Astonishing "Proof" at 6th Street Playhouse in Santa Rosa

This contemporary and multi-award-winning play, written by David Auburn, is an absolute triumph for the 6th Street Playhouse.  From the moment the audience enters through a vine-covered trellis to sit around the backyard stage setting, we are captivated.  It's an old house in Chicago:  screens on the windows need fixing, the ground is littered with dead leaves, old toys and dried-up flower pots set the mood of neglect. 

There's a young woman sitting on the steps of a back porch, weeping softly.  Dana Scott ("Catherine") is totally convincing as the 25-year old who has selflessly cared for her father, a once-brilliant math professor who has declined into delusion as the years passed.  Flashbacks display her father's pride in his loving and math-gifted daughter.  We see their joys and sorrows as he loses touch with reality, and his daughter wonders if she too will follow in mental decline.  Alan Kaplan does an outstanding job in his role as the father, blustering his way through the frustrating confusion he cannot comprehend.  We learn that he has recently passed, leaving Catherine to celebrate her birthday alone and bereft.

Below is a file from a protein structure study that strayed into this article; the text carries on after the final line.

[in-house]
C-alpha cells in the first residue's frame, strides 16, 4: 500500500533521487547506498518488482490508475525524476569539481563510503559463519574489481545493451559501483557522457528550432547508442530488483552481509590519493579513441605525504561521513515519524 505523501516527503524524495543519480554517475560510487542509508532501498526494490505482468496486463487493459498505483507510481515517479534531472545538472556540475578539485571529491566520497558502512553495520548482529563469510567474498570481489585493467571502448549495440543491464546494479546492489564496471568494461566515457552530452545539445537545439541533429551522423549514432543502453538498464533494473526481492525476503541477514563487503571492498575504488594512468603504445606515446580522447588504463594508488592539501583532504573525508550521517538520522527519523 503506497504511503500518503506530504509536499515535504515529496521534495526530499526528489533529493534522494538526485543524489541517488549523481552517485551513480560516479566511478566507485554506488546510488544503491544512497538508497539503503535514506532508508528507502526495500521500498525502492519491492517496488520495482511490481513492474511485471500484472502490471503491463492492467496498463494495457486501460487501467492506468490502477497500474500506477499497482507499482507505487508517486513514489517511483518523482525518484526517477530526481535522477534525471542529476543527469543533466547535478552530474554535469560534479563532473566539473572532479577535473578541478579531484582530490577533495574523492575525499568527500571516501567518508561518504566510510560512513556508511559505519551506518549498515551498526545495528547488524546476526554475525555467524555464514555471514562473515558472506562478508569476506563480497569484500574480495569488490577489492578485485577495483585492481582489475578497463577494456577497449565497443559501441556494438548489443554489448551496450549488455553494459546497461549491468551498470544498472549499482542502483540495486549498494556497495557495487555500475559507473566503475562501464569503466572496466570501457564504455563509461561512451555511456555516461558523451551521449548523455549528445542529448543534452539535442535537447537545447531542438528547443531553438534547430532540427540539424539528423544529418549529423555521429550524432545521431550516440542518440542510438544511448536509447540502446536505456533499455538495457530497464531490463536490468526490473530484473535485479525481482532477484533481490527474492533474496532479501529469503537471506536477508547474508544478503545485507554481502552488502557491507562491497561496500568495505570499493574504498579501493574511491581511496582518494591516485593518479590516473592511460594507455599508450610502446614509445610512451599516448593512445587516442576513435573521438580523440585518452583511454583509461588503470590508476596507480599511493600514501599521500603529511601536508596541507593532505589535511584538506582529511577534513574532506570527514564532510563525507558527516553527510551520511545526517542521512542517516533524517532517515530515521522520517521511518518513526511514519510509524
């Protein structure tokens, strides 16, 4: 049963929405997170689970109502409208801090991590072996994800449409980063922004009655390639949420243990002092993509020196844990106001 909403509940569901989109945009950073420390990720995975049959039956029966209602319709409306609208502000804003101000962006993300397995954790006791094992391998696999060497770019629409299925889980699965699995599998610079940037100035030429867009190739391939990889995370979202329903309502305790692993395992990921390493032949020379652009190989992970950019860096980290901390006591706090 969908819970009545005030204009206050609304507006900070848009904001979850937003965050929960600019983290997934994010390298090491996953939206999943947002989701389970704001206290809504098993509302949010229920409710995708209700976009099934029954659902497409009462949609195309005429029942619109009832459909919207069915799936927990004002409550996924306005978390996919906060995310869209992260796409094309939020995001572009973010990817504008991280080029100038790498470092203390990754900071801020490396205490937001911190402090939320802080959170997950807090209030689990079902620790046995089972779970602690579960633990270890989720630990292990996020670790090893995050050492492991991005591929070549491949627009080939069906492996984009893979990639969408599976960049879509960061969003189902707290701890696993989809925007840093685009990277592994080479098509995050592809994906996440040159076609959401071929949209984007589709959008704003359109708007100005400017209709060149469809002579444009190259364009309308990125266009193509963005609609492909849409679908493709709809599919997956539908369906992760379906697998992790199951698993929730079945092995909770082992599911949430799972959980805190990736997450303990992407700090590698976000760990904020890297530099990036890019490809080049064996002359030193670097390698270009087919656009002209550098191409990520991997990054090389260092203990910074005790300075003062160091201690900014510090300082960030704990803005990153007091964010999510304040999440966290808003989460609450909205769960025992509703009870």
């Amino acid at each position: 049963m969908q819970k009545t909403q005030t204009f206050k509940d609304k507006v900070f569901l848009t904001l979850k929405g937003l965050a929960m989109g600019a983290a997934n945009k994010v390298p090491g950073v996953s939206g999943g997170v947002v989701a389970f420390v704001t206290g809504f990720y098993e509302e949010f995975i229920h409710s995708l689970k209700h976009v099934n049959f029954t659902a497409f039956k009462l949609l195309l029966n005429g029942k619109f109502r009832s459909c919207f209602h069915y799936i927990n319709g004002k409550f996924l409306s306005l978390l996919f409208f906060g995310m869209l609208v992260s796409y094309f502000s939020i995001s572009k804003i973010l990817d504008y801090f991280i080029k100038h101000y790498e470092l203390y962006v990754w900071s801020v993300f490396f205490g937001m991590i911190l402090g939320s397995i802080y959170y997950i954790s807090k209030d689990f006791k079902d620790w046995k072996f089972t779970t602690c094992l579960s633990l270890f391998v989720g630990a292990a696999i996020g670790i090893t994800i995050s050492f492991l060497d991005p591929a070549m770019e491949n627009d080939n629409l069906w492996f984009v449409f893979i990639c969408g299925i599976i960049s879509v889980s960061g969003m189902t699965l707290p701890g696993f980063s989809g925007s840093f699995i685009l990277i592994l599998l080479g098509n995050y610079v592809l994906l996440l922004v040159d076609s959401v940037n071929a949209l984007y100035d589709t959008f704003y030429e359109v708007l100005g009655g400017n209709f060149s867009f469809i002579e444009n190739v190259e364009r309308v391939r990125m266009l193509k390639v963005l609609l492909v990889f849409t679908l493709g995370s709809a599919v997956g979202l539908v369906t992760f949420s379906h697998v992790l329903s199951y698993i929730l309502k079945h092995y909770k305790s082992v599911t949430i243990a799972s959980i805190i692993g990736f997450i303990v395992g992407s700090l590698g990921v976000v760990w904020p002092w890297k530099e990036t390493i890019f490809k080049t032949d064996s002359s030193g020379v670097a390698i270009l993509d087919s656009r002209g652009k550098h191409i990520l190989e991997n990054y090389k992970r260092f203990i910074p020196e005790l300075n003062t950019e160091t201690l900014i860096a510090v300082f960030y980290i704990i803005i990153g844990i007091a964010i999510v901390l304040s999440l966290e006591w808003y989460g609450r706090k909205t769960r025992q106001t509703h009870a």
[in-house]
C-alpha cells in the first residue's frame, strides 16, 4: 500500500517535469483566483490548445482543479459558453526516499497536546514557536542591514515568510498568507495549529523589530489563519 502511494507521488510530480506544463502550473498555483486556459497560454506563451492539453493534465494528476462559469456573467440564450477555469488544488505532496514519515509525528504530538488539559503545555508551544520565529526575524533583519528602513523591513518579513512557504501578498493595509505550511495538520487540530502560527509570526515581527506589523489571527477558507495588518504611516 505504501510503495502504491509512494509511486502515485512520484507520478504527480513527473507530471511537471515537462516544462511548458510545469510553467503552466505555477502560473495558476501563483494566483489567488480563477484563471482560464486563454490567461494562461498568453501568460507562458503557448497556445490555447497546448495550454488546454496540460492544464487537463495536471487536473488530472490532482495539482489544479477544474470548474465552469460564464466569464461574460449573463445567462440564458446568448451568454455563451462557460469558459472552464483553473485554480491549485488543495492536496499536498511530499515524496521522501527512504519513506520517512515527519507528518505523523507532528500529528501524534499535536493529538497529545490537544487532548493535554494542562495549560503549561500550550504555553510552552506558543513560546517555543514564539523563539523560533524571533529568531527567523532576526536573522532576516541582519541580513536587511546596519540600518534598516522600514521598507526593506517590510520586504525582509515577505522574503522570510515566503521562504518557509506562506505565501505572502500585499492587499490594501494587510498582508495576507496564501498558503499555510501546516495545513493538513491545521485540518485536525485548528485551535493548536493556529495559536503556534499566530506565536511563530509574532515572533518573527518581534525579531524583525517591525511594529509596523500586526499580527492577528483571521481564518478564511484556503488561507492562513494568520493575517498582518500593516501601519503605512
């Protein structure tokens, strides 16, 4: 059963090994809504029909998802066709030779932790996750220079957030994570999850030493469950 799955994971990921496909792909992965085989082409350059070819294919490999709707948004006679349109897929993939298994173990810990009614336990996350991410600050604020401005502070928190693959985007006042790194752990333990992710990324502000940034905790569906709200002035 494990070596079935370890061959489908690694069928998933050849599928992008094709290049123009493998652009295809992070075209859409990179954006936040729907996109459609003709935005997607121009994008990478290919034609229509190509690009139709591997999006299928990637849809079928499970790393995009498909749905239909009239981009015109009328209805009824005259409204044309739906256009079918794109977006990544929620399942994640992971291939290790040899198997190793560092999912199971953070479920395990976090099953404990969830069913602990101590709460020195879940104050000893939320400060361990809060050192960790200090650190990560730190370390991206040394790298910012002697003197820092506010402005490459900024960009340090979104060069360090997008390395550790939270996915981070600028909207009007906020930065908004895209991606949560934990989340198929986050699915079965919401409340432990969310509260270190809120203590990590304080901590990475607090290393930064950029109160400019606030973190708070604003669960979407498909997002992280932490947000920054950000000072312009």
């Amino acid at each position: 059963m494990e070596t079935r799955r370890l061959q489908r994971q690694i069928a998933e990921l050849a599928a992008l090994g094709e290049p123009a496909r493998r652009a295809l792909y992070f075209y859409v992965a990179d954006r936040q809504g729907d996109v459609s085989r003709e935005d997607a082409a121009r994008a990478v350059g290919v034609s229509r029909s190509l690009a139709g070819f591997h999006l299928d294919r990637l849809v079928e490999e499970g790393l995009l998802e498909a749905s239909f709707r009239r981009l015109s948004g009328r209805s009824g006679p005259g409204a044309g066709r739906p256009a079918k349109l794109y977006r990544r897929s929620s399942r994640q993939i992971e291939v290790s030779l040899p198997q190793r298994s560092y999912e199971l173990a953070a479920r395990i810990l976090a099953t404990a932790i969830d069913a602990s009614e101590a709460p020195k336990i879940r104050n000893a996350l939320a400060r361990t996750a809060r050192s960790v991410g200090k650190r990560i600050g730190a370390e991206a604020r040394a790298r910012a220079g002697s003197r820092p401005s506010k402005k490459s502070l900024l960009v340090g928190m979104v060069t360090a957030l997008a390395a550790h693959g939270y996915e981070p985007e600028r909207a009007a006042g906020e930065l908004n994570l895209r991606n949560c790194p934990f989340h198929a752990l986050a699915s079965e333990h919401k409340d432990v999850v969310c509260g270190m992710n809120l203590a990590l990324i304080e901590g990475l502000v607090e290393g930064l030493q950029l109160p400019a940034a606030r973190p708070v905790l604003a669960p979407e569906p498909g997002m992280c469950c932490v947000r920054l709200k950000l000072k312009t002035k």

A grad student, appropriately played as a geek by Mark Bradbury, has come to scour the professor's old notebooks in hopes of discovering something mathematically significant, perhaps the proof to an unsolved equation.  Bradbury's gestures and body language are simply seamless, as he vacillates between awkward self-consciousness and graceful explanations of the professor's former genius.  

Enter the practical older sister, Claire, flying in from New York to arrange funeral details.  Claire has not inherited any of her father's mathematical genes, as has Catherine.  Claire merely wants to wind things up and get back to the city.   This role is played with control and sympathy by Jill Zimmerman.  In the hands of a less-skilled actor this role could have played out as a badgering nag, but Zimmerman brings subtle touches of caring and patience to give a much better depth to the role.  It works beautifully.

The small and intimate Studio Theater is played in the round - or nearly three quarters of it at any rate.  Director David Lear is to be commended for directing the four actors in such a way that no one in the audience has a blocked view, and the actors' diction is excellent even when their backs are briefly to the audience.

The play contains much laughter and sweet poignancy; an entertaining evening to be sure.  Performances are Friday and Saturdays at 8 PM and 2 PM on Sundays through February 26th.  A special 2 PM performance will be Saturday February 25th.  Tickets are $10 to $25.  Phone (707) 523-4185 or go to